Writing by Tess Rouvray // You don’t need to have an intense D&M with everyone you want to tell your story to if it’s not your thing.
Writing by Tess Rouvray
When I was younger and people would tell embarrassing stories about themselves, there were two thoughts that would always enter my mind:
1. Oh my god. If this happened to me I would never tell a soul – I’d take it to my grave.
2. This story is so fun and, instead of judging you, I’m impressed by you (or whatever the juvenile equivalent of this thought was).
I was such a shy, timid and awkward child who had no idea how to deal when something went wrong, laugh at herself, or recover from the shame of humiliating herself. The tiniest of embarrassments would haunt my dreams for months. If any topic of conversation got too close to a previous humiliation of mine, I would feel sick in my stomach, attempt to change the conversation, or sometimes even pretend I needed to go to the somewhere to avoid being reminded of something stupid that I did. Today we know this is a form of social anxiety, but the 90s weren’t so down with mental health.
For years I watched these people around me, these bold, bright, hilarious and interesting people, tell their outrageous and humiliating stories. My envy of their self-confidence was at times all-consuming. That is, until my late teens when I decided I could (maybe) play that game too, and I began telling my own humiliating stories.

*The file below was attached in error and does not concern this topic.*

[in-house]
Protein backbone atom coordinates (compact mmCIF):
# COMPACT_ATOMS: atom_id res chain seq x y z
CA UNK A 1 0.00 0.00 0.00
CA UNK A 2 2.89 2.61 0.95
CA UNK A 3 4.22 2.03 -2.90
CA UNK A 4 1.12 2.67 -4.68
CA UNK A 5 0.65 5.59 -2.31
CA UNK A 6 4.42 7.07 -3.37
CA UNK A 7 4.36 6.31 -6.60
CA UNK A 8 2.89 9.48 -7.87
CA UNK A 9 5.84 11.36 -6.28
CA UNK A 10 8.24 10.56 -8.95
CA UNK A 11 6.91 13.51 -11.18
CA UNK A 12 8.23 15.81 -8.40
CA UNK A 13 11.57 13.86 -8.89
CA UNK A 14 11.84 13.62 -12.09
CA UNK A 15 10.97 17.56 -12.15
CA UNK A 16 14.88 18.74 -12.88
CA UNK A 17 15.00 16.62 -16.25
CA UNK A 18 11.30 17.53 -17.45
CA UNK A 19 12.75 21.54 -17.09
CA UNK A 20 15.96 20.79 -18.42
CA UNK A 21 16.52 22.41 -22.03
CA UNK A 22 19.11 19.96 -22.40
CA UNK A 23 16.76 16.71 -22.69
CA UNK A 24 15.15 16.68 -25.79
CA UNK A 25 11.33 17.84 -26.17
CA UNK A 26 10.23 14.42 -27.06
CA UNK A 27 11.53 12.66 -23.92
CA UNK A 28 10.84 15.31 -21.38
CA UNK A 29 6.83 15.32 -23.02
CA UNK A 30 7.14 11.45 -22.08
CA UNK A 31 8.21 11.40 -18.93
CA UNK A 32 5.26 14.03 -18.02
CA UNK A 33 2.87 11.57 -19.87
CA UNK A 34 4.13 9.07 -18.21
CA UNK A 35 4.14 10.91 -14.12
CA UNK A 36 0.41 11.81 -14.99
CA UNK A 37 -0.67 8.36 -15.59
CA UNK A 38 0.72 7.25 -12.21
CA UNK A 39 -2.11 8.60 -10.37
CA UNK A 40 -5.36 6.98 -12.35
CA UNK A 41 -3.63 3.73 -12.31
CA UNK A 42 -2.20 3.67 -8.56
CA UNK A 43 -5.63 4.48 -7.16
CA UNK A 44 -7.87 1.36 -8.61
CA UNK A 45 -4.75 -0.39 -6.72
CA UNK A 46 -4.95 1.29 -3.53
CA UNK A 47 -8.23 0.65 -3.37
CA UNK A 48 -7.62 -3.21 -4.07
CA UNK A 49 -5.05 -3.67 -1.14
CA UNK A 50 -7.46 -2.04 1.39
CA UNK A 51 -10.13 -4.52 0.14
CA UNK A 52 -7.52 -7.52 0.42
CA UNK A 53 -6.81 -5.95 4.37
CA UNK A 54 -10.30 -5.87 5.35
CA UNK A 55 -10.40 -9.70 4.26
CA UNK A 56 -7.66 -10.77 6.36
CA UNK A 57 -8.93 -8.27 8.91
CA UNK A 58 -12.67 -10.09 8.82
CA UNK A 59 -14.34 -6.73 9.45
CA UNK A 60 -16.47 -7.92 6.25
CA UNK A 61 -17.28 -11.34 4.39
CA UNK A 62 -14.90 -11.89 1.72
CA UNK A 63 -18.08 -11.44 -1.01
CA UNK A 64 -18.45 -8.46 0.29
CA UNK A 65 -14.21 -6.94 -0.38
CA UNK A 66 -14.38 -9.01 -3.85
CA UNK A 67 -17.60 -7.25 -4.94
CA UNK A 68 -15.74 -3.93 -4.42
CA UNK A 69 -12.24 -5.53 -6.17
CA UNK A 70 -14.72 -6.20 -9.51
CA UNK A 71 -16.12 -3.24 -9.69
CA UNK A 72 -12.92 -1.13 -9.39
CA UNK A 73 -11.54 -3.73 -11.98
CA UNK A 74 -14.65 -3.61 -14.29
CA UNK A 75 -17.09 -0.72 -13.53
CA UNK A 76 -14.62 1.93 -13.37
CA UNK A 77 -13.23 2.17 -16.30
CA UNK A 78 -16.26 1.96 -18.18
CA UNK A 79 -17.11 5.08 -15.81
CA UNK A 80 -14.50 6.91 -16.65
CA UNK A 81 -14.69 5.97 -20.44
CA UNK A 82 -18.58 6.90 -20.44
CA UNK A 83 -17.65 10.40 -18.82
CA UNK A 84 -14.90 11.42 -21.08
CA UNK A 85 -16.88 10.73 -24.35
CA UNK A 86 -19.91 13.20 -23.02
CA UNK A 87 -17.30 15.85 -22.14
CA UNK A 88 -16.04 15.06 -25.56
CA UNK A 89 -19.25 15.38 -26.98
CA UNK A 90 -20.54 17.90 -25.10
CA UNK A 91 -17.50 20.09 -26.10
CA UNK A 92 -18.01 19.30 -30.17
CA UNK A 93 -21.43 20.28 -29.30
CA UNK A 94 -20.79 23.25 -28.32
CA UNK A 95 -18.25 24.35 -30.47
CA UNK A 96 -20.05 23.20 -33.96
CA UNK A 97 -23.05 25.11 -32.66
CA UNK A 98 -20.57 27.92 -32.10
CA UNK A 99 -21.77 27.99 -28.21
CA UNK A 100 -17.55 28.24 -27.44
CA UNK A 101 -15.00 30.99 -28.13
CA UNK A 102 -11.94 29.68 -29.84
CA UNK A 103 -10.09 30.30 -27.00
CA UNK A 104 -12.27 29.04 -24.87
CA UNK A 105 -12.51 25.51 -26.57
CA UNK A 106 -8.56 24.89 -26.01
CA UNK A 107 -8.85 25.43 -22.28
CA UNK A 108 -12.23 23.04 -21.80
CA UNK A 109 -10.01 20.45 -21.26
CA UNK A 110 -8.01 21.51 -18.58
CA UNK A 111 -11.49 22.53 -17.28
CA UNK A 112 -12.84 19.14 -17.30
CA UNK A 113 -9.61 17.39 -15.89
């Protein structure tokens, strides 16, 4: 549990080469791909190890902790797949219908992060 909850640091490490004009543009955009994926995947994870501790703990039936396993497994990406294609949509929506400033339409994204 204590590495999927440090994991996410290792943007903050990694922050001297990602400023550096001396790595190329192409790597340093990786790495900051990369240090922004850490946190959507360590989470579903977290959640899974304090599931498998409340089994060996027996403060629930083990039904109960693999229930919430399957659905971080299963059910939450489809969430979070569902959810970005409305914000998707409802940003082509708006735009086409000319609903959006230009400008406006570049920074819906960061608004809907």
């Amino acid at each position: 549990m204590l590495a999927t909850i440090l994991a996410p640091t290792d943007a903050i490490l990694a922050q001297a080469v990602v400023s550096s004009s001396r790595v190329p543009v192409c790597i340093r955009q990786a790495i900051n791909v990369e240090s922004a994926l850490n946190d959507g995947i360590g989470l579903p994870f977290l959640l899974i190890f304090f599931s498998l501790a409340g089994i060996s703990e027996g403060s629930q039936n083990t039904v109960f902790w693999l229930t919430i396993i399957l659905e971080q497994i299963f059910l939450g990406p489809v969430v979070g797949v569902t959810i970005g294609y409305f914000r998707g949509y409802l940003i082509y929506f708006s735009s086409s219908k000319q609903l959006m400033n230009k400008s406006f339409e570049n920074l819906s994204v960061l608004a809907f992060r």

It was terrifying at first, but when I told my own stories I found that I had a power I didn’t previously have. I owned my experiences. I had fun with them. They didn’t make me feel sick to my stomach anymore.
Yeah, I fell in a fish pond at a birthday party because it was covered in moss and it looked like a stage and I wanted to stand on it. Yes, I fell for my own answering machine prank – and yes it WAS my voice on the recording. And yes, I did once spectacularly wet myself when I was too scared to use the dark, disgusting and foul-smelling men’s toilets at the tennis club.
The unburdening that followed was real – both emotionally and physically, and I have dedicated much of my life since then to being as open, unburdened and shame-free as possible.
Not too long ago I was lucky enough to attend the School of Life and Dumbo Feather Magazine workshop ‘Storytelling as Therapy.’ As someone who now (after much practice) literally cannot stop talking about the deepest, darkest and – let’s not forget where it all began – the most humiliating – aspects of her life, I was incredibly intrigued by the concept of this workshop.
Storytelling as Therapy was an interactive workshop designed to help find meaning in our life experiences and turn them into a narrative. The exercises and prompts our facilitator, Nathan from Dumbo Feather, gave us to work with were so thought provoking and a joy to explore.
Things I Took Away from This Workshop:
The two layers of storytelling.
1. Situation being told (people involved, facts, sequence of events)
2. Situation being understood (what do those people, facts and events mean to you?)
The second layer is where the magic is. Get in there.
“I think courage is the ability to tell your story. I’ve heard so many stories in my life that I know I’m not alone. Everyone has truths that are hard to tell.” – Brené Brown
For those of you not already familiar with Dr. Brené Brown, she is a research professor at the University of Houston who has spent two decades studying vulnerability, shame, courage and empathy.
Brown found that the people who share their stories fully, struggles and all, without hiding any of it for fear of judgement, actually had the biggest impact with their stories and were living with the greatest satisfaction.